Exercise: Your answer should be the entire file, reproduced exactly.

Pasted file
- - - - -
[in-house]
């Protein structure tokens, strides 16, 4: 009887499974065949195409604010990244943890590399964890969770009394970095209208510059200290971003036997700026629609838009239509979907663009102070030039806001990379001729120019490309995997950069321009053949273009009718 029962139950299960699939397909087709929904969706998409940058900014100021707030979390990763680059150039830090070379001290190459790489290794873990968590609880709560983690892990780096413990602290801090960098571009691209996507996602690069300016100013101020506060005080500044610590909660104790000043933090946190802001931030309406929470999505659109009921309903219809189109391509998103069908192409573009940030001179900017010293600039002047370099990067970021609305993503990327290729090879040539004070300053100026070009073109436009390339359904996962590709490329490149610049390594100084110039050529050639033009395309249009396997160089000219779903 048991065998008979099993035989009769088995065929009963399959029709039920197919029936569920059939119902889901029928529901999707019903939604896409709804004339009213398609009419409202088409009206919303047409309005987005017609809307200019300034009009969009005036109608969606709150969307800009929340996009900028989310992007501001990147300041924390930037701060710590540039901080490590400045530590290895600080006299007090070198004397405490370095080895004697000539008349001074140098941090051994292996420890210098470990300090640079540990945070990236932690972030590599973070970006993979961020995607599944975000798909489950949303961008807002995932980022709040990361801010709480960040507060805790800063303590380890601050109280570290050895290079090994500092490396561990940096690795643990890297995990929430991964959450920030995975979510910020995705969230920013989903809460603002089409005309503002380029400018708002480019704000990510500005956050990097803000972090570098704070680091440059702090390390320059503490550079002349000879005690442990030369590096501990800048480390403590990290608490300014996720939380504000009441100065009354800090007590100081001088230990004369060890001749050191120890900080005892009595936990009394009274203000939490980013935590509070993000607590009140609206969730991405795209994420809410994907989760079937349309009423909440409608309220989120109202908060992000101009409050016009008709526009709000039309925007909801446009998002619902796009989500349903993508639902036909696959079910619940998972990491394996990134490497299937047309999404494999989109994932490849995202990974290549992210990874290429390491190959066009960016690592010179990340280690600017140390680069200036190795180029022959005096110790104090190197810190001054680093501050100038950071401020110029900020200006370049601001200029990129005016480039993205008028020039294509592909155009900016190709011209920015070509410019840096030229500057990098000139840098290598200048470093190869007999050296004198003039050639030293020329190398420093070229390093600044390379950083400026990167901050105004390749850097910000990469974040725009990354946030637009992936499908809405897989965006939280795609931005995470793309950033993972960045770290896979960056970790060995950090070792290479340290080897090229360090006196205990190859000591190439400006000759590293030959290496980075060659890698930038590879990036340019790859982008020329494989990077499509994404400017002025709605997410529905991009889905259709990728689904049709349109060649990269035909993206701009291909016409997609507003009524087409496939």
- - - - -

[in-house]
């Protein structure tokens, strides 16, 4: 009887499974065949195409604010990244943890590399964890969770009394970095209208510059200290971003036997700026629609838009239509979907663009102070030039806001990379001729120019490309995997950069321009053949273009009718 029962139950299960699939397909087709929904969706998409940058900014100021707030979390990763680059150039830090070379001290190459790489290794873990968590609880709560983690892990780096413990602290801090960098571009691209996507996602690069300016100013101020506060005080500044610590909660104790000043933090946190802001931030309406929470999505659109009921309903219809189109391509998103069908192409573009940030001179900017010293600039002047370099990067970021609305993503990327290729090879040539004070300053100026070009073109436009390339359904996962590709490329490149610049390594100084110039050529050639033009395309249009396997160089000219779903 048991065998008979099993035989009769088995065929009963399959029709039920197919029936569920059939119902889901029928529901999707019903939604896409709804004339009213398609009419409202088409009206919303047409309005987005017609809307200019300034009009969009005036109608969606709150969307800009929340996009900028989310992007501001990147300041924390930037701060710590540039901080490590400045530590290895600080006299007090070198004397405490370095080895004697000539008349001074140098941090051994292996420890210098470990300090640079540990945070990236932690972030590599973070970006993979961020995607599944975000798909489950949303961008807002995932980022709040990361801010709480960040507060805790800063303590380890601050109280570290050895290079090994500092490396561990940096690795643990890297995990929430991964959450920030995975979510910020995705969230920013989903809460603002089409005309503002380029400018708002480019704000990510500005956050990097803000972090570098704070680091440059702090390390320059503490550079002349000879005690442990030369590096501990800048480390403590990290608490300014996720939380504000009441100065009354800090007590100081001088230990004369060890001749050191120890900080005892009595936990009394009274203000939490980013935590509070993000607590009140609206969730991405795209994420809410994907989760079937349309009423909440409608309220989120109202908060992000101009409050016009008709526009709000039309925007909801446009998002619902796009989500349903993508639902036909696959079910619940998972990491394996990134490497299937047309999404494999989109994932490849995202990974290549992210990874290429390491190959066009960016690592010179990340280690600017140390680069200036190795180029022959005096110790104090190197810190001054680093501050100038950071401020110029900020200006370049601001200029990129005016480039993205008028020039294509592909155009900016190709011209920015070509410019840096030229500057990098000139840098290598200048470093190869007999050296004198003039050639030293020329190398420093070229390093600044390379950083400026990167901050105004390749850097910000990469974040725009990354946030637009992936499908809405897989965006939280795609931005995470793309950033993972960045770290896979960056970790060995950090070792290479340290080897090229360090006196205990190859000591190439400006000759590293030959290496980075060659890698930038590879990036340019790859982008020329494989990077499509994404400017002025709605997410529905991009889905259709990728689904049709349109060649990269035909993206701009291909016409997609507003009524087409496939």